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THE BRIEFING FOR NOVEMBER 15-29, 2012
By Joe Brancatelli

· A Timely Reminder: United Airlines Still Sucks
· Global Entry Now Works for Australia Travel, Too
· American Is Sorry, Gives Double Elite-Status Miles
· Delta Air Lines Wants to Sell You Elite-Status Miles
· Marriott Opens Really Tall Hotel Tower in Dubai
· Europe's Austerity Plans Play Havoc With Travel
· The World's Most Global Carrier Is Turkish Airlines


Today's Reminder: United Airlines Still Sucks
After releasing a disappointing third-quarter report last month, top executives at United Airlines insisted that they had solved their operational problems and were focused on winning back disaffected customers. Today (November 15), of course, was another reminder that United bosses are full of crap. For at least the third time since the airline switched passenger-service computers in March, another part of United's information-technology infrastructure melted down. The multi-hour collapse of a system called Unimatic led to massive delays throughout the day. As of 9 p.m., FlightStats.com says United was only running at 59 percent on-time for departures and 66 percent for arrivals. Nearly 700 United flights were delayed and more than half of them were more than 45 minutes late. And just so you understand how dysfunctional the "merged" United still is, the computer failure only affected flights of the former United division. The former Continental side of the airline ran fine because it is does not use Unimatic to handle ground-operations chores.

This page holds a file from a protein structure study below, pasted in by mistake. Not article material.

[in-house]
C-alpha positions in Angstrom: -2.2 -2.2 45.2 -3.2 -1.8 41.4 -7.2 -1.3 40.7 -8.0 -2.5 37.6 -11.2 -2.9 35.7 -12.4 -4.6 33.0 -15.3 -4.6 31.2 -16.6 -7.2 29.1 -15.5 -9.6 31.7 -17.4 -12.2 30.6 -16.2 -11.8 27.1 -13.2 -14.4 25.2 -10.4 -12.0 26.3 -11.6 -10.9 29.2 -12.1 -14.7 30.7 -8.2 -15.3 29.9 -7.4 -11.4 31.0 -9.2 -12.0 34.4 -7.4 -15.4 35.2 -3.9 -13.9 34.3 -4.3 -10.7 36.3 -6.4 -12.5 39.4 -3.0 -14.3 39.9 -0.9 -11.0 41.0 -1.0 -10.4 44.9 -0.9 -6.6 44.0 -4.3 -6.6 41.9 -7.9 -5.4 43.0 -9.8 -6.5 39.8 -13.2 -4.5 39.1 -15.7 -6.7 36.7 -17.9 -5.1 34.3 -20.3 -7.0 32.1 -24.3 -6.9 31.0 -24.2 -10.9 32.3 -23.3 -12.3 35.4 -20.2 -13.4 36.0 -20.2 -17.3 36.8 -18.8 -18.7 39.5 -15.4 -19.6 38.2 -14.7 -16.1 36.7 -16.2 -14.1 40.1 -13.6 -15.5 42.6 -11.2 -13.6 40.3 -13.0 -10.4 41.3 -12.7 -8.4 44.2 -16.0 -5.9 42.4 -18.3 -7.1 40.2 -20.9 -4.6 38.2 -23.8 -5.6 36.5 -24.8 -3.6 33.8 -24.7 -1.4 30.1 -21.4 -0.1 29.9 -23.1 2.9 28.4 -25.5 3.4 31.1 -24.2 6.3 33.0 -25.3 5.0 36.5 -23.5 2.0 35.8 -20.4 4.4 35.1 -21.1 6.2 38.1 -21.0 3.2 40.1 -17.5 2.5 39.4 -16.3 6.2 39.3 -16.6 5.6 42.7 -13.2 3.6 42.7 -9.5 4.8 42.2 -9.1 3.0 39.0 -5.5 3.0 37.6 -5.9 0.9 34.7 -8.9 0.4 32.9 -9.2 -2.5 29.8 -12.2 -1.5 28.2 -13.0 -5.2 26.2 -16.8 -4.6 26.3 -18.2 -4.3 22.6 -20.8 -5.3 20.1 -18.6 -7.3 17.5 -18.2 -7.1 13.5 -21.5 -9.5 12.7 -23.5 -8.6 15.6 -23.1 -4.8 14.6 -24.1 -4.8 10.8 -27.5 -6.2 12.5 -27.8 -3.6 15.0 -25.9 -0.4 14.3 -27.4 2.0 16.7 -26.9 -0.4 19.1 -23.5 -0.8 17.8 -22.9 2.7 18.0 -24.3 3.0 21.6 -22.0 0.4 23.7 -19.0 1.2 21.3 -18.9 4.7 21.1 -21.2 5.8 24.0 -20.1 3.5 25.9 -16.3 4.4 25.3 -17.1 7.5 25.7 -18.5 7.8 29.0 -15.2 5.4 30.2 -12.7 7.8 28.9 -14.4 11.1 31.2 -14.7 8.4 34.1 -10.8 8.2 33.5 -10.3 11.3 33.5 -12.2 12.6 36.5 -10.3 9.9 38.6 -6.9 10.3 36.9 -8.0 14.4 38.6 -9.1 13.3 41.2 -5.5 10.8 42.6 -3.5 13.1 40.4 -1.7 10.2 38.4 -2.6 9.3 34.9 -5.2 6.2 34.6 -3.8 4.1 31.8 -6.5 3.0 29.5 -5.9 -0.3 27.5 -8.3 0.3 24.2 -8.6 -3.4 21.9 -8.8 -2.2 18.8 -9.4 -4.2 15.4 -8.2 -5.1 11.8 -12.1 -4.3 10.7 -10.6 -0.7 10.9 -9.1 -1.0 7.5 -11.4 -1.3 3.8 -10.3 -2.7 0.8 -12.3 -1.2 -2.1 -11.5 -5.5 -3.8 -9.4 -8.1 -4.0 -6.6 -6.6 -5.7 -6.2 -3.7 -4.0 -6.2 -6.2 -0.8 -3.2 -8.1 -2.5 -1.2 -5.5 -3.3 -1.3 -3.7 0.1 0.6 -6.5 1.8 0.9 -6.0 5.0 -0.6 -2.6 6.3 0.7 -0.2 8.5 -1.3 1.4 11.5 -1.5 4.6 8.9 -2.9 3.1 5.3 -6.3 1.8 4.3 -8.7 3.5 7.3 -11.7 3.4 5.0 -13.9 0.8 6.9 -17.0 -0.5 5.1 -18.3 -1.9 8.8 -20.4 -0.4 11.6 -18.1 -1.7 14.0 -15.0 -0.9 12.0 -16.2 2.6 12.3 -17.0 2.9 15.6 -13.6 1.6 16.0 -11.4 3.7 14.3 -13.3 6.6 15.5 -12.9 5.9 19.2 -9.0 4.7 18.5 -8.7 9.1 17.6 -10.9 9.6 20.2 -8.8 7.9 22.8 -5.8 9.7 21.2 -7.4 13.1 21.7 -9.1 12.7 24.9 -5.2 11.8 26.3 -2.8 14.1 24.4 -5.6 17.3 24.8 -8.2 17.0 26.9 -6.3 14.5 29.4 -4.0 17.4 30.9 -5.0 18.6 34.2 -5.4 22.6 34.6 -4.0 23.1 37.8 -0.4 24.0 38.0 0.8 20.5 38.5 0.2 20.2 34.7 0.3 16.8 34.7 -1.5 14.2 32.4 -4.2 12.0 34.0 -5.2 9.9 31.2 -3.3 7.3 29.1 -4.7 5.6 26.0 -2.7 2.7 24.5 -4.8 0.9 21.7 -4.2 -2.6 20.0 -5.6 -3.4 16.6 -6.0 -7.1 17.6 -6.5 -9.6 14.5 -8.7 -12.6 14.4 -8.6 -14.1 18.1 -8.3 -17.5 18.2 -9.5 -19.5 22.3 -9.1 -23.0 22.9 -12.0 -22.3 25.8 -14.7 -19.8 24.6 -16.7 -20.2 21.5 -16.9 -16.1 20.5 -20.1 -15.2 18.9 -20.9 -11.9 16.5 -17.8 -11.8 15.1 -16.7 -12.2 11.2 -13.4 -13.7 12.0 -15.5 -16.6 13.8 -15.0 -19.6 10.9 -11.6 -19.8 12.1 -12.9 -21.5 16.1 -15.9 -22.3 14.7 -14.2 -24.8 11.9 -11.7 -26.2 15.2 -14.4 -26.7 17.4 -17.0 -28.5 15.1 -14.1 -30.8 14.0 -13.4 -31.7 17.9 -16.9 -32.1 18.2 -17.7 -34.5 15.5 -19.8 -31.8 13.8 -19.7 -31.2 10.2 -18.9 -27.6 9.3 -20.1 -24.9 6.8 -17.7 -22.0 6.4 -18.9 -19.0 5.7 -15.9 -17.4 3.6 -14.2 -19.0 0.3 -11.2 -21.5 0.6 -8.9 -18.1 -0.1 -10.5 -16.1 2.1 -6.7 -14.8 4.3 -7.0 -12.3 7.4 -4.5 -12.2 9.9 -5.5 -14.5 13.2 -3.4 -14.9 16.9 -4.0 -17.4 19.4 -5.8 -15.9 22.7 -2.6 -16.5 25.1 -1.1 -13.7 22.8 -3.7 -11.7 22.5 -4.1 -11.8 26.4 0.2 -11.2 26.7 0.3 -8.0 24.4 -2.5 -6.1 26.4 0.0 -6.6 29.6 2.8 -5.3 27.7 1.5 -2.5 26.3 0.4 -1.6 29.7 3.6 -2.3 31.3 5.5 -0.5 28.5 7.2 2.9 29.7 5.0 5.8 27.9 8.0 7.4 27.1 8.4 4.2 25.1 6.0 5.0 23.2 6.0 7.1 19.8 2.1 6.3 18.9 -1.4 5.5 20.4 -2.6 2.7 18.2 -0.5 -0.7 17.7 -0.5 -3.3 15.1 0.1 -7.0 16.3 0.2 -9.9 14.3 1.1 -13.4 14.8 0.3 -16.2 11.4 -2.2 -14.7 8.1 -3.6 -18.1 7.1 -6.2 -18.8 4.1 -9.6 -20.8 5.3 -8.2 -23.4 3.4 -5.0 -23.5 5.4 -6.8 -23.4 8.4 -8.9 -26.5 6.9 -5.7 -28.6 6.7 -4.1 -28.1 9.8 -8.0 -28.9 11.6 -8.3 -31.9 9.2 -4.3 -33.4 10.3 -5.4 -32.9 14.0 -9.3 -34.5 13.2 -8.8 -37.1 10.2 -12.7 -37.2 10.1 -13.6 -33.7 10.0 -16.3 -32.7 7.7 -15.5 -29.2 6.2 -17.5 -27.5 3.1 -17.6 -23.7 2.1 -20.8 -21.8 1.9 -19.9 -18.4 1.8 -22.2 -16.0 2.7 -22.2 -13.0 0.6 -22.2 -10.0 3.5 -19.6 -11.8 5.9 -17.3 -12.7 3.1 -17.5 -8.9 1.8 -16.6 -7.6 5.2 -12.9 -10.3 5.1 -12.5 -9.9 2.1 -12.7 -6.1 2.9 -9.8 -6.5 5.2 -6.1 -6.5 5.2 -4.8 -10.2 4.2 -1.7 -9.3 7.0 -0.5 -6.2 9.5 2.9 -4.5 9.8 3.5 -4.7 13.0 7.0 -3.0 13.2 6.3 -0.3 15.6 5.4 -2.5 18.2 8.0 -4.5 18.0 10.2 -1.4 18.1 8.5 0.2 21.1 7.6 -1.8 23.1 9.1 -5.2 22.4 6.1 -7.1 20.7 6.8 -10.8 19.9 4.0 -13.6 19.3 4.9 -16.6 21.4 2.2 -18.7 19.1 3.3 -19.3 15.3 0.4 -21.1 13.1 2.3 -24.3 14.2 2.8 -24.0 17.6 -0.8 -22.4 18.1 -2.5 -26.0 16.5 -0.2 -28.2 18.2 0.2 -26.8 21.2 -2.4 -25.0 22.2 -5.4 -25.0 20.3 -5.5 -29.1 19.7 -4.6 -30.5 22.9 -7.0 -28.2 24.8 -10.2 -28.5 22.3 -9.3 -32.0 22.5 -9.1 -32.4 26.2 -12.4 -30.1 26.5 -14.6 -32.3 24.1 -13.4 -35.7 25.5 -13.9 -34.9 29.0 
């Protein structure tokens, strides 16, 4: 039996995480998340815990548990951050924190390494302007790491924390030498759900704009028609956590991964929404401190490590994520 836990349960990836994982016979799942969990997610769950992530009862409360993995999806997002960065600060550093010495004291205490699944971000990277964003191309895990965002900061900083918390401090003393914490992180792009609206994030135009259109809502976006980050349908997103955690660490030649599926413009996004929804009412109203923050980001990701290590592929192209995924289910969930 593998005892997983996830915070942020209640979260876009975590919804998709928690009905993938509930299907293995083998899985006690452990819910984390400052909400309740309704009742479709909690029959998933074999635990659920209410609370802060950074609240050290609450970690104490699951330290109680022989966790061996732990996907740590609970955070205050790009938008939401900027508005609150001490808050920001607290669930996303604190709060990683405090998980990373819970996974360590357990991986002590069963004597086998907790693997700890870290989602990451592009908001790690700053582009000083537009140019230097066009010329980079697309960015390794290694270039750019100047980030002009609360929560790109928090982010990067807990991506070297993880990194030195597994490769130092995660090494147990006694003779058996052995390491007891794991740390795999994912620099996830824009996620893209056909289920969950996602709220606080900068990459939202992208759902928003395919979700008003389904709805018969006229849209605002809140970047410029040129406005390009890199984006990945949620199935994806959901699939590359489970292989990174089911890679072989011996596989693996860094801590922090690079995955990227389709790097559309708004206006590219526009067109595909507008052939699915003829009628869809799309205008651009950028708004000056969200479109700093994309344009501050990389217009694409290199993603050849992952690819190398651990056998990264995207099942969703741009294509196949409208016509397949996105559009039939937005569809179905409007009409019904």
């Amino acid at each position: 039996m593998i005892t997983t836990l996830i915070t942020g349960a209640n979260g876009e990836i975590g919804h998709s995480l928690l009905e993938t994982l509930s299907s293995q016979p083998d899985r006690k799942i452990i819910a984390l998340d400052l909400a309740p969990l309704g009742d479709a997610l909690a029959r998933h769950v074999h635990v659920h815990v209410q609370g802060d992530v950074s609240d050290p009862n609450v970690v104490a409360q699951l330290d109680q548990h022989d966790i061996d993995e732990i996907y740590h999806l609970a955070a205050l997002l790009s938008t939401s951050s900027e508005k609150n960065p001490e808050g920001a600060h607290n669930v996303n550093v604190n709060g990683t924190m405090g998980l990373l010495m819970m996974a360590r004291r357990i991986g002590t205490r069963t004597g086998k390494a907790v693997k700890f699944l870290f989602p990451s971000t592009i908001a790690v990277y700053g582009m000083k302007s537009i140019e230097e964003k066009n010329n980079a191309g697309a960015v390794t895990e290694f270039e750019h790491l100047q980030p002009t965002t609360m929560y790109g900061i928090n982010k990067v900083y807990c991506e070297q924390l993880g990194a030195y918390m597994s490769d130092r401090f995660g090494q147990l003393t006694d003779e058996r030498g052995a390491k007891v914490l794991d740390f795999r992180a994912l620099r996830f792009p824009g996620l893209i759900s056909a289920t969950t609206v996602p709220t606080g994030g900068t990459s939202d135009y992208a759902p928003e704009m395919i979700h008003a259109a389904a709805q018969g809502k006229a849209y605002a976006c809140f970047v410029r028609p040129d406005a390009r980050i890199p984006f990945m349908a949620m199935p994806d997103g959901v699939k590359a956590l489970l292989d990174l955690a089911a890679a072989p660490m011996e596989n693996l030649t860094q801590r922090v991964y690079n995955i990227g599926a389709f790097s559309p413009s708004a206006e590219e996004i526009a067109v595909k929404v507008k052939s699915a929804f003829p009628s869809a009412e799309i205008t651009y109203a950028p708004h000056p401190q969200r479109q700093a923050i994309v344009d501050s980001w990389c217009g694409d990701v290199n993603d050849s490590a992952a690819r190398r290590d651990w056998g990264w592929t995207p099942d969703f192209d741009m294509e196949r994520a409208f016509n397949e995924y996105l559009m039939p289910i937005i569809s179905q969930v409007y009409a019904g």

Global Entry Now Works for Australia Travel, Too
U.S. travelers who are Global Entry members can now use Australia's automated border-processing service to bypass customs formalities Down Under. The SmartGate system (explained here) is available at Sydney, Melbourne, Brisbane and five other Australian airports. It's the second overseas partnership for Global Entry. It is also good for access to Privium at Amsterdam/Schiphol. Global Entry also works for the TSA's PreCheck program and Canadian customs-bypass schemes. ... The first airport eatery with the Food Network brand has opened at Fort Lauderdale/Hollywood. It's located in Terminal 3. ... Lorena Garcia, the Venezuelan-born chef who tries to convince you that she has improved the menu at Taco Bell, has opened her first airport location. Lorena Garcia Tapas opened this week at Atlanta/Hartsfield. The dining room is located beyond security in the Concourse F Mezzanine of the international terminal. ... And speaking of food, a pub-like joint selling specialty Anheuser-Busch beers and casual fare has opened in Terminal 2 of St. Louis/Lambert. It's called the Brewmasters Tap Room.

It's Beginning to Look a Lot Like Elite-Level Requalification Time